GameStop Frenzy Cools Off, But HCM-BUYLINE® Remains Hot
The market is pushing higher this morning after last week’s selloff. There are lots of reasons for last week’s events: GameStop, Robinhood, hedge funds in a short squeeze, and the list goes on. Again, as long as the HCM-BuyLine® is positive, all pullbacks are considered times to buy.
We do expect intermediate-term indictors, tracking multi-month shifts, to continue to peak, and a turn down could be in the cards during this first half of 2021.Weekly momentum indicators for the S&P, Russell 2000, EAFE and EM equity indices, along with the EM currency index and copper have peaked and turned negative from overbought levels. The technical backdrop continues to suggest a Q1 pullback/pause is underway that will likely last through most of Q1.
Short-term trading indicators are becoming oversold, supporting another upside bounce.China tightening repo rates, along with hedge funds collapsing both long and short market exposure, sent risk assets lower over the past week, pushing most short-term trading indicators toward oversold levels. An oversold trading bounce is beginning to develop from first support at the 50-dma for the S&P 500, fueled by reports suggesting the bulk of HF de-grossing is in place and expectations for China to inject liquidity into their holidays.
The ISM Manufacturing Index fell 1.8 points in January to 58.7, below the consensus of 60.0, as factory activity moderated somewhat at the start of the year. Still, that was only the second pullback in the index since last April, and the level remains close to its highest since November 2018, consistent with continued expansion in manufacturing output and the economy. Of the 18 ISM industries, 16 reported growth, matching the largest share since mid-2018. The breadth of the expansion also supports continued gains in manufacturing output.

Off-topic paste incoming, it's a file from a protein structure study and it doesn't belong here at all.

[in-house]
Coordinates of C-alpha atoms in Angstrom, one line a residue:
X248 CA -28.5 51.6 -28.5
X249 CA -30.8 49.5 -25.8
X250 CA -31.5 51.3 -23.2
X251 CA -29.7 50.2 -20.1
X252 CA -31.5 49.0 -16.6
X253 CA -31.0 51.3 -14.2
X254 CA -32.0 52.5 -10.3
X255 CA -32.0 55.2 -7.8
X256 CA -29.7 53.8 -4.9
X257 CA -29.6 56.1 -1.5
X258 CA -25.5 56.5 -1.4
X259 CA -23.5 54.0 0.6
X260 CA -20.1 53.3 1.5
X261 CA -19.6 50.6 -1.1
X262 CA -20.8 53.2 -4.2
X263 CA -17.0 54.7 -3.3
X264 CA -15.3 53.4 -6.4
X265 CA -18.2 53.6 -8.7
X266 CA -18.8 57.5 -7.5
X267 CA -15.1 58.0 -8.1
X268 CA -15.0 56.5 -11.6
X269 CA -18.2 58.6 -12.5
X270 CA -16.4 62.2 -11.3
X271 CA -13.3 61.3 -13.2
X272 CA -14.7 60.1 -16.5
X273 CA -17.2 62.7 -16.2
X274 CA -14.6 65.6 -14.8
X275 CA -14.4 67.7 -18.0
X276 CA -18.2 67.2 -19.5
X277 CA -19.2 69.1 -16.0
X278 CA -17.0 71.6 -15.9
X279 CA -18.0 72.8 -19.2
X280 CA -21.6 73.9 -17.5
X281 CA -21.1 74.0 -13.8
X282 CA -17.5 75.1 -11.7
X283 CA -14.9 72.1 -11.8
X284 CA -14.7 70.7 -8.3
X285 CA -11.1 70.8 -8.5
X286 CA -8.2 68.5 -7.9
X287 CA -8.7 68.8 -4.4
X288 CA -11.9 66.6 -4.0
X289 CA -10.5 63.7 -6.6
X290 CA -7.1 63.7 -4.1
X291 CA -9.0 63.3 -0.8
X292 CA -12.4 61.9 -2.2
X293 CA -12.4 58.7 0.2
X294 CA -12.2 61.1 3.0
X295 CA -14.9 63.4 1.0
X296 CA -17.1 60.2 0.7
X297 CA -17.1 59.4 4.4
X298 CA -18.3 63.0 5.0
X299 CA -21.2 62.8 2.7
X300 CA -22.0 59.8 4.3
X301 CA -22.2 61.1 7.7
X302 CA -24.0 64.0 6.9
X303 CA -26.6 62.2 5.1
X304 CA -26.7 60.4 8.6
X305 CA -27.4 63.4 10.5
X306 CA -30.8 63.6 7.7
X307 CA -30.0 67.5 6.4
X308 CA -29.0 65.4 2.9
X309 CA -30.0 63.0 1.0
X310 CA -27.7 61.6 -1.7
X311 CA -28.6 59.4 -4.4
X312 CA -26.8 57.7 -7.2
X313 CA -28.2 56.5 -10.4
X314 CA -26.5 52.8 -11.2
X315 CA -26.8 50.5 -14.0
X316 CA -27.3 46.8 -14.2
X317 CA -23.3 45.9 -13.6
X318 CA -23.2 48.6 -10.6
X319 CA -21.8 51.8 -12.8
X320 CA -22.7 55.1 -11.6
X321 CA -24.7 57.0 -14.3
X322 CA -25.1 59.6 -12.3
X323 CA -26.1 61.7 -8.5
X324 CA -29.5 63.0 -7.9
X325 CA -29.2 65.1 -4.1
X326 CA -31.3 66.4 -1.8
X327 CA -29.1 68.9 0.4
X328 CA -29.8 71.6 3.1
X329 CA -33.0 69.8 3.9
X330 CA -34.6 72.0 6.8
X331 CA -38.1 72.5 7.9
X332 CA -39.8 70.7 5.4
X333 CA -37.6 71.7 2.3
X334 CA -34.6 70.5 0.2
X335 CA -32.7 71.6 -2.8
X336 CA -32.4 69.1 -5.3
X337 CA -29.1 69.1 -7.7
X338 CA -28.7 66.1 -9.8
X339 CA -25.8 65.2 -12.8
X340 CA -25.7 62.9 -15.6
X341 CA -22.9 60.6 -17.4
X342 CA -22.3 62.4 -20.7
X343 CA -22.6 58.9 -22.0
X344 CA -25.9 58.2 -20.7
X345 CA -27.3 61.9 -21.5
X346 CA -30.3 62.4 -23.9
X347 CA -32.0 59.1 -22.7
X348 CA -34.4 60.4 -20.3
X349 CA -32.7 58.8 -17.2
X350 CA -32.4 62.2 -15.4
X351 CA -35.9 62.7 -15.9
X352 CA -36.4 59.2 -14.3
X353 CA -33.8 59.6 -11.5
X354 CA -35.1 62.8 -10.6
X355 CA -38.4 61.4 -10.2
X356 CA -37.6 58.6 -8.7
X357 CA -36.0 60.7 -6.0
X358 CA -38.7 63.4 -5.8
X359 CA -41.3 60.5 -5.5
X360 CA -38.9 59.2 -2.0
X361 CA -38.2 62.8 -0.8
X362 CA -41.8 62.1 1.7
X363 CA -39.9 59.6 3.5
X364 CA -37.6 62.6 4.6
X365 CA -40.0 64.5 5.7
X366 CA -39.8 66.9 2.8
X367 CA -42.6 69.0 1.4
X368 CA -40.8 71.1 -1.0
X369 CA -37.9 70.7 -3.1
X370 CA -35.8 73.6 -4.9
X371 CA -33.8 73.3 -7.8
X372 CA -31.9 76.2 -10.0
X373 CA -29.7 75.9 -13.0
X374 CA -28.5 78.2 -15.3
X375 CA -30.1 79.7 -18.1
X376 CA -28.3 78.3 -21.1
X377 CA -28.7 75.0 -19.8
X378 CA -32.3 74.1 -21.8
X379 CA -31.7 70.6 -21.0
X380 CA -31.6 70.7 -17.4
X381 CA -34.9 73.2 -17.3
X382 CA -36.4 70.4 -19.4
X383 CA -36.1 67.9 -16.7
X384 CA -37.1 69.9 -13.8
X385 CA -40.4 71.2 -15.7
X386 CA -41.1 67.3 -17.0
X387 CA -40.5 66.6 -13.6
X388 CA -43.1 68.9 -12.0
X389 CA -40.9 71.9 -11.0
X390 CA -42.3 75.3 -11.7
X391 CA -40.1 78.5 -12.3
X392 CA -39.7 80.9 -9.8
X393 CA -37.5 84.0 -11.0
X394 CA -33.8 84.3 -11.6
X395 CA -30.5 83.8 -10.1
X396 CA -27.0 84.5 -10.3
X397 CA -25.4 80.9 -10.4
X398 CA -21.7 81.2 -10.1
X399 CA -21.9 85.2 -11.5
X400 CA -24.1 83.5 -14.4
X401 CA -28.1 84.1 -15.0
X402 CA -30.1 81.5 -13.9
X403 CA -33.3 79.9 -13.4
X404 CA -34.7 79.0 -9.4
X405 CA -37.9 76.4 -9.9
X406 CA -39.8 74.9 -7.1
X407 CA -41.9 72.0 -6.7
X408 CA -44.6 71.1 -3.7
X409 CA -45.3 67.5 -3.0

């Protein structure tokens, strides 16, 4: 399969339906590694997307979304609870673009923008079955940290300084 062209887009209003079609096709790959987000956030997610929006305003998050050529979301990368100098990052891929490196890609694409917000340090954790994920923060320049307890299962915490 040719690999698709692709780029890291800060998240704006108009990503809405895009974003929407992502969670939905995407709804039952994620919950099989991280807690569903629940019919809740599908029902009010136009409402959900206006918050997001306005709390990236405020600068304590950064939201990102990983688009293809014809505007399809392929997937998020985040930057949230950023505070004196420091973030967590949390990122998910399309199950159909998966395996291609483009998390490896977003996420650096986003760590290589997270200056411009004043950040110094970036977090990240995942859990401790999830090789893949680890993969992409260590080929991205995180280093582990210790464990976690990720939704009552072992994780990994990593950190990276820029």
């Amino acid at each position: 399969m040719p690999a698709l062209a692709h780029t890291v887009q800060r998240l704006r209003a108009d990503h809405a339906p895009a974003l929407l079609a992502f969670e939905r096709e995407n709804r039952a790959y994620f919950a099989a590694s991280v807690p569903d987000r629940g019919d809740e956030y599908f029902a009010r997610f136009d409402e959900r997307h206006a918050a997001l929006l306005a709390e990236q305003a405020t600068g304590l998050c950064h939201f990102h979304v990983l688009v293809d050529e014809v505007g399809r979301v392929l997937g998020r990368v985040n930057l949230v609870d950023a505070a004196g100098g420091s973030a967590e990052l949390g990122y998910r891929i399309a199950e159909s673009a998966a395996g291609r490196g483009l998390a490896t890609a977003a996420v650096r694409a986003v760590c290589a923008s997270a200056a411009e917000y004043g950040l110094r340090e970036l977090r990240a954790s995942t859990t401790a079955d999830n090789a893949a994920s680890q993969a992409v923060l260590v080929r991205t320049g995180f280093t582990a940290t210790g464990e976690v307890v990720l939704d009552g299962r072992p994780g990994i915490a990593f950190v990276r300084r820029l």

The ISM estimates that the index corresponds to 4.4% annualized growth in real GDP. We estimate a slower 3.8% pace of growth, in line with continued but slower economic recovery, compared to the early months after reopening. The January decline in the ISM Index was led by slower new orders and production growth. Inventories accumulated at a slightly slower pace. But employment increased for the second straight month, although firms reported difficulties in hiring and retaining workers. Supplier deliveries continued to slow, amid supply chain issues and bottlenecks.
Among other individual indicators, export order growth moderated, but import growth picked up. Order backlogs hit the highest level since June 2018, a sign that firms are experiencing some capacity issues, exacerbated by short-term shutdowns for sanitization, increased absenteeism, and other staffing difficulties. On a positive note, a growing net share of firms reported their customer inventories were too low, which bodes well for future demand and production.
The ISM Price Index rose 4.5 points to 82.1, its highest level since April 2011, as material costs accelerated significantly, signaling supplier pricing power. This level of the Price Index is historically consistent with rising consumer price inflation as well. A record-matching 47 commodities rose in price, and a record 12 were in short supply.